Washington Sets Stricter GWP Limits for Refrigerants
Washington State Governor Jay Inslee speaking at an event at the Deschutes Estuary in Washington. Source: Governor Jay Inslee on Flickr. 

Washington State Sets Stricter GWP Limits for Refrigerants in New Commercial and Industrial Refrigeration Systems

New commercial refrigeration equipment cannot use refrigerants exceeding a GWP of 150 as of January 1, 2025.

Washington State has banned the sale of refrigerants with a GWP of more than 150 for new and retrofit commercial and industrial  refrigeration as well as refrigerants with a GWP of more than 750 for new and retrofit industrial chillers, with effective dates in 2025 and 2029, according to new regulations.

The law authorizing the regulations, originally signed by Governor Jay Inslee in May 2021, is an attempt to rein in HFC emissions, which account for 4% of Washington’s greenhouse gas emissions according to the state’s Department of Ecology.

The regulations apply to refrigeration systems that use more than 50lbs (22.7kg) of refrigerant. For new equipment, it takes effect January 1, 2025. The selling and leasing of equipment subject to the regulation but manufactured before it went into effect will be allowed until January 1, 2026. Retrofitted equipment will not be subject to the regulation until January 1, 2029.

The 150-GWP limit applies to new and retrofit supermarket systems as well as cold storage and industrial processing systems (excluding chillers) and new ice rinks (including chillers).

The law also covers the residential sector and sets a limit of 750 GWP on refrigerants in new and retrofit air conditioners, heat pumps and dehumidifiers. For new room air conditioners, this took effect January 1, 2024; for retrofit air conditioners, it will take effect January 1, 2029.

“While HFCs pose a real risk to the climate, the good news is that safer alternatives are readily available.”

Washington State Department of Ecology

Washington’s HFC regulation is modeled after a 2020 California regulation. More recently, under the American Innovation and Manufacturing (AIM) Act, the Environmental Protection Agency set similar restrictions on GWPs for HVAC&R equipment.

In addition to regulating manufacturers, operators of large stationary air conditioners and refrigeration systems are required to record their HFC usage and take measures to repair leaks. These provisions will be enforced through a new refrigerant management program overseen by the Department of Ecology.

“The new refrigerant management program will address the approximately 3.4 million metric tons of carbon dioxide equivalent that leak into the atmosphere every year,” the Department of Ecology said in a July 2023 article in the Center Square Washington. “That’s equivalent to what comes out of the tailpipes of about 740,000 cars. While HFCs pose a real risk to the climate, the good news is that safer alternatives are readily available. Many manufacturers have already made the switch.”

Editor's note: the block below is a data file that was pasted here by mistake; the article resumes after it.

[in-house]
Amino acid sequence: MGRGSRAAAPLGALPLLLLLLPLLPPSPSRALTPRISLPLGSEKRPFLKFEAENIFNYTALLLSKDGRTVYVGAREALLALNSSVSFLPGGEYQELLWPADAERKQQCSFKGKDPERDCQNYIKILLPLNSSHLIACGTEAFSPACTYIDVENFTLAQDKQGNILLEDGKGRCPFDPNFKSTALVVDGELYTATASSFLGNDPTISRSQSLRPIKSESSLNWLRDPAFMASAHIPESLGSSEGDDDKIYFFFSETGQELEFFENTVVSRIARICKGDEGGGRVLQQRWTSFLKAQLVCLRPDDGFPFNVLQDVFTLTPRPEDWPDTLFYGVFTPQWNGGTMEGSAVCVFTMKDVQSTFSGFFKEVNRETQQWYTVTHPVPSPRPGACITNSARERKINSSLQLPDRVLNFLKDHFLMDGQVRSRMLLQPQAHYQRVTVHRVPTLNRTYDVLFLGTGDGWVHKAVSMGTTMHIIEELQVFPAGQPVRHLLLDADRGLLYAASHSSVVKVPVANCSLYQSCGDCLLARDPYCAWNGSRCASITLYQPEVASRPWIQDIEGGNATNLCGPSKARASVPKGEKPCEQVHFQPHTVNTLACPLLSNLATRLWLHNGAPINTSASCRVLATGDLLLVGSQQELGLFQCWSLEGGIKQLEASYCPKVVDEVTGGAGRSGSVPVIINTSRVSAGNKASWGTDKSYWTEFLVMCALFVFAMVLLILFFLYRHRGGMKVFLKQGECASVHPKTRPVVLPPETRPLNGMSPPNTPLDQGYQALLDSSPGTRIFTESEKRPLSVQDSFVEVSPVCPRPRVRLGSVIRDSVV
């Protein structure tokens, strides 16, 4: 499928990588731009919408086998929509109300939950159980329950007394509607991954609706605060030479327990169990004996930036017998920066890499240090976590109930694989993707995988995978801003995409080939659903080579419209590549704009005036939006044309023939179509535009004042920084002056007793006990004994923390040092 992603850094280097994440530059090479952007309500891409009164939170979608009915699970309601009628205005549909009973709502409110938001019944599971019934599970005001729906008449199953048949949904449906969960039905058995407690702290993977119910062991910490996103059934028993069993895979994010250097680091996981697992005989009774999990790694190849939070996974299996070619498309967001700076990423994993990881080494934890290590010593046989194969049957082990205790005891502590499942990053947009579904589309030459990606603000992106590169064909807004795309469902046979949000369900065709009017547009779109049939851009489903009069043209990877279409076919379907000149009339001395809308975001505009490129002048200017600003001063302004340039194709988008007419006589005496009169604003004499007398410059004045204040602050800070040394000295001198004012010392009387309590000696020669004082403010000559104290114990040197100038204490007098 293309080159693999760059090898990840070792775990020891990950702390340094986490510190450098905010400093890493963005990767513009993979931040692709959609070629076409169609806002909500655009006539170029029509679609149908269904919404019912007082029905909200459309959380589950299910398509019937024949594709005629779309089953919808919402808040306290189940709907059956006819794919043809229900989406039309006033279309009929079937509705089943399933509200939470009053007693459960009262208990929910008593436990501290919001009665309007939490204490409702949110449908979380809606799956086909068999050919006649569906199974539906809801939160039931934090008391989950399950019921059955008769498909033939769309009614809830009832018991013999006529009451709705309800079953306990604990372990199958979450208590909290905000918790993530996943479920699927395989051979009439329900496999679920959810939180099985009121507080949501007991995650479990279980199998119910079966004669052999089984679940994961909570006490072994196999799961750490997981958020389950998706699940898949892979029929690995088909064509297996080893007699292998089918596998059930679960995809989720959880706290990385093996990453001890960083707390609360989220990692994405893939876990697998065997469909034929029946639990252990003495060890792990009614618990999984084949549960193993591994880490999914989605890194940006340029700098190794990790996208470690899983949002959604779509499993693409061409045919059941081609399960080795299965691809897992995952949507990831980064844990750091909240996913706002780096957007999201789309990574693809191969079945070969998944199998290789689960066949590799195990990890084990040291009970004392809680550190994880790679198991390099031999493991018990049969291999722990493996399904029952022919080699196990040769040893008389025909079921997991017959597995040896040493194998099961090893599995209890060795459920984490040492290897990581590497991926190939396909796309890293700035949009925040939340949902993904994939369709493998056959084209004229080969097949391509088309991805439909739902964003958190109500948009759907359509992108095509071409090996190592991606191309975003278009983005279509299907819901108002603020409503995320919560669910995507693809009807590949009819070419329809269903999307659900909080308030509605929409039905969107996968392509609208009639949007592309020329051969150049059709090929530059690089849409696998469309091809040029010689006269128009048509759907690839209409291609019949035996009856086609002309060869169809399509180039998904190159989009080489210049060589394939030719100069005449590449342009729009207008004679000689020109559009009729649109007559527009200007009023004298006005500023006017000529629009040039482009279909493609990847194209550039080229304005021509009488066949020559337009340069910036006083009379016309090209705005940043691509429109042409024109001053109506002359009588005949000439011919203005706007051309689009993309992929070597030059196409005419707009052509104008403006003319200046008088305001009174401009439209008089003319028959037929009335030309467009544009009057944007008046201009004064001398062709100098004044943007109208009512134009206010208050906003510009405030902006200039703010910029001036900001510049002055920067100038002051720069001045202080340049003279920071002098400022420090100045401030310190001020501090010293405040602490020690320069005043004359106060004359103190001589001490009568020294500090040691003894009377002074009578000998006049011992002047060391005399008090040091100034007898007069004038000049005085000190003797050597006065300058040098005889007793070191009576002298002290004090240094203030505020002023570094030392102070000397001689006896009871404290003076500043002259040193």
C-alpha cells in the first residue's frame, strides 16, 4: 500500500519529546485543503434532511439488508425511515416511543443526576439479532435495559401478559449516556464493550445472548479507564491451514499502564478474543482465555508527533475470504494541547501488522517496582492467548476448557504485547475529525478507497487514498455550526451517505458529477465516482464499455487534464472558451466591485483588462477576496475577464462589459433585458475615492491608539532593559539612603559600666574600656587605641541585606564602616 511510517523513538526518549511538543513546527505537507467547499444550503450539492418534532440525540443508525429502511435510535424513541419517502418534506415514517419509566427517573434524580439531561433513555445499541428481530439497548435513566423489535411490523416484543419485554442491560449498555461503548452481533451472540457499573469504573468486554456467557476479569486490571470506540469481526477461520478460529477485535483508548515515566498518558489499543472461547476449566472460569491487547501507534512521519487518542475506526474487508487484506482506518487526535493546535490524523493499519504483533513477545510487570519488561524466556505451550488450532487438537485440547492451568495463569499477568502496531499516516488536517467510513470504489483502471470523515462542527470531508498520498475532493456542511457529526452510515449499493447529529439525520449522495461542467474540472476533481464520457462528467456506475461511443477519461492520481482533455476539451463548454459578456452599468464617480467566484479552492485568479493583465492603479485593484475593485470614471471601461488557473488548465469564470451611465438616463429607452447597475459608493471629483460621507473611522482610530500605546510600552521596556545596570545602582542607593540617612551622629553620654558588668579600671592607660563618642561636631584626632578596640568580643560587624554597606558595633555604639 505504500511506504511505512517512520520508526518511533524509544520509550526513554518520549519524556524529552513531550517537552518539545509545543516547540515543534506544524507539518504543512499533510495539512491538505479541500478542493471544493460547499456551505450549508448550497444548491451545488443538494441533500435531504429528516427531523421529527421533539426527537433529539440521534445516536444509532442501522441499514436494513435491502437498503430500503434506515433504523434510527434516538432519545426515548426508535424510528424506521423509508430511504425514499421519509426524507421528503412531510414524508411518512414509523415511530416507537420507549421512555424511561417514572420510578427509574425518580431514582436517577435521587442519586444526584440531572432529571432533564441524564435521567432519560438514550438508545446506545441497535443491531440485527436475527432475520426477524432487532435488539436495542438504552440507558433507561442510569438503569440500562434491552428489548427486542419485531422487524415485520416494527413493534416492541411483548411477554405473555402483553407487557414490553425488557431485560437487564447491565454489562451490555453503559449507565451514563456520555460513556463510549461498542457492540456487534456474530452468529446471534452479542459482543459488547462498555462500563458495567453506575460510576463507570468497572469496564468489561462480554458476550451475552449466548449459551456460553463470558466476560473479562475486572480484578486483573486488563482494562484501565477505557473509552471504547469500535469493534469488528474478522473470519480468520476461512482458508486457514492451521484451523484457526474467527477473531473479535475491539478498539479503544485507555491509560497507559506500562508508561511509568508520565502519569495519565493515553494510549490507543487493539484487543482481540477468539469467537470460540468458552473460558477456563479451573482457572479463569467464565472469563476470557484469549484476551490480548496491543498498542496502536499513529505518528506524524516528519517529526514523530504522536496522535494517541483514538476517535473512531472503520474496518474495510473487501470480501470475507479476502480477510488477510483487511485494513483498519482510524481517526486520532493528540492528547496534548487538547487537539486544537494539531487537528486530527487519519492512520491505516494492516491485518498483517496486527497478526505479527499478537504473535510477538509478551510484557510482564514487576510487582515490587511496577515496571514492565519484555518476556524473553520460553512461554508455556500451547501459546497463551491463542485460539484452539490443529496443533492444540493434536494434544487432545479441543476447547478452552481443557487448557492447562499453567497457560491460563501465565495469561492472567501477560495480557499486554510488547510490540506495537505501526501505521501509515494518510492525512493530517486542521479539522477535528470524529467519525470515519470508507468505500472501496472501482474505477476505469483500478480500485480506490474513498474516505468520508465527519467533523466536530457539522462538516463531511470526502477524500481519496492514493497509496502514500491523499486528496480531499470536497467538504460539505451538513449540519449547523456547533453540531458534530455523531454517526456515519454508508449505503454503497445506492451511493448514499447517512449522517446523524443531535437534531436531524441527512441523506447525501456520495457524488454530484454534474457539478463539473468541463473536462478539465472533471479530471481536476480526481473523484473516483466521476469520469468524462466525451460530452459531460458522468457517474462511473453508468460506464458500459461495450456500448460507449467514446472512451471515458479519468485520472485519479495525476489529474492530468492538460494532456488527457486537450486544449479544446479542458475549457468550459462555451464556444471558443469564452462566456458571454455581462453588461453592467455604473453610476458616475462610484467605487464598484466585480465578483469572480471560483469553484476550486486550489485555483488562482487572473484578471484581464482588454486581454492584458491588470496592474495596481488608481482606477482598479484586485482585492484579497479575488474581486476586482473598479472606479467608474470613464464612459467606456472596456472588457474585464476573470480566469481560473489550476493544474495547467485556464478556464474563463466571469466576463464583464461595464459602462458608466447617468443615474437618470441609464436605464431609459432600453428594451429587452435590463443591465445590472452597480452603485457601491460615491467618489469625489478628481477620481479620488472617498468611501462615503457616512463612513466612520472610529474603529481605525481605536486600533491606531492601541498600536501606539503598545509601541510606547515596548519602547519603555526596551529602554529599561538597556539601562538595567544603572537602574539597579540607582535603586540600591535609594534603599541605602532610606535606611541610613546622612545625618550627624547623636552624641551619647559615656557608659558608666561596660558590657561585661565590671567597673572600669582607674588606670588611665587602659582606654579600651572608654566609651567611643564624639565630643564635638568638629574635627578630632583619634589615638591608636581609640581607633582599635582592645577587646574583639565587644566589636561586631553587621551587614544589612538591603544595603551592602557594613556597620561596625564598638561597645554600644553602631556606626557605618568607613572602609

Usage fees in 2026

Under the new law, businesses that continue to use existing refrigeration or air-conditioning systems with more than 200lbs (90.7kg) of refrigerant with a GWP greater than 150 will be subject to fees beginning in 2026.

Operators of refrigeration equipment that uses between 200 and 1,499lbs (679.9kg) of refrigerant will pay annual fees of $170, while systems requiring 1,500lbs (680.4kg) of refrigerant or more will owe a one-time fee of $150 and an annual fee of $370. The funds will be used to administer the refrigerant management program.

The Department of Ecology has set leak rate thresholds for commercial operators using equipment with more than 50lbs of refrigerant. The thresholds use a 12-month rolling average, with businesses required to calculate leaks every time they’re inspected for them or when new refrigerant is added. Those thresholds are:

  • 16% percent for commercial or retail refrigeration
  • 24% percent for industrial process refrigeration
  • 8% percent for air-conditioning

Businesses will be required to report all leaks to the Department of Ecology and, starting in 2024, will have to complete repairs within 14 days using a certified technician or within 45 or 120 days if an allowance is granted.

Speaking to Seattle’s KUOW Public Radio, Leonard Machut, HFC Unit Implementation Supervisor at the Department of Ecology, detailed the objectives of the refrigerant management program.

“The goal here really is to allow those systems to continue operating through their natural lifespan because they are obviously significant investments for a business, but doing so in a way that is minimizing the amount of refrigerant that’s leaking out of them,” said Machut.

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